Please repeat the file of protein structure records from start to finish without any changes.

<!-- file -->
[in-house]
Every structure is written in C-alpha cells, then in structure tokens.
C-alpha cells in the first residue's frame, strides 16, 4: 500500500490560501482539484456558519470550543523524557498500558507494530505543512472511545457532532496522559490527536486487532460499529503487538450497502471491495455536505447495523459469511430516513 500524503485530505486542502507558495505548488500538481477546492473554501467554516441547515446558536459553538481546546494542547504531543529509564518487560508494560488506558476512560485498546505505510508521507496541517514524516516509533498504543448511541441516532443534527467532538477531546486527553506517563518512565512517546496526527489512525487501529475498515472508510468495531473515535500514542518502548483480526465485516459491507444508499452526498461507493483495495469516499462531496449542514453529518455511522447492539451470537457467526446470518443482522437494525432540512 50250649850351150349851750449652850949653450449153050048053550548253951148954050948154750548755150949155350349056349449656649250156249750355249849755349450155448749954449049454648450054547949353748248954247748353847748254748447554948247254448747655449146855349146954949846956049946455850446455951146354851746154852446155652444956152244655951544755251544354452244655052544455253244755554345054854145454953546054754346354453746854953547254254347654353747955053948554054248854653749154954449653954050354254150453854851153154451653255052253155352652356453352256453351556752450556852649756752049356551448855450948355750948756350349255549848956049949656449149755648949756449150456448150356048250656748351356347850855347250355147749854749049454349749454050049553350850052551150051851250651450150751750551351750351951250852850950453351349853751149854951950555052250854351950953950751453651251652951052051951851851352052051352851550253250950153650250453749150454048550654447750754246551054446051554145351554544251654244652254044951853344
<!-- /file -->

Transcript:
[in-house]
Every structure is written in C-alpha cells, then in structure tokens.
C-alpha cells in the first residue's frame, strides 16, 4: 500500500490560501482539484456558519470550543523524557498500558507494530505543512472511545457532532496522559490527536486487532460499529503487538450497502471491495455536505447495523459469511430516513 500524503485530505486542502507558495505548488500538481477546492473554501467554516441547515446558536459553538481546546494542547504531543529509564518487560508494560488506558476512560485498546505505510508521507496541517514524516516509533498504543448511541441516532443534527467532538477531546486527553506517563518512565512517546496526527489512525487501529475498515472508510468495531473515535500514542518502548483480526465485516459491507444508499452526498461507493483495495469516499462531496449542514453529518455511522447492539451470537457467526446470518443482522437494525432540512 50250649850351150349851750449652850949653450449153050048053550548253951148954050948154750548755150949155350349056349449656649250156249750355249849755349450155448749954449049454648450054547949353748248954247748353847748254748447554948247254448747655449146855349146954949846956049946455850446455951146354851746154852446155652444956152244655951544755251544354452244655052544455253244755554345054854145454953546054754346354453746854953547254254347654353747955053948554054248854653749154954449653954050354254150453854851153154451653255052253155352652356453352256453351556752450556852649756752049356551448855450948355750948756350349255549848956049949656449149755648949756449150456448150356048250656748351356347850855347250355147749854749049454349749454050049553350850052551150051851250651450150751750551351750351951250852850950453351349853751149854951950555052250854351950953950751453651251652951052051951851851352052051352851550253250950153650250453749150454048550654447750754246551054446051554145351554544251654244652254044951853344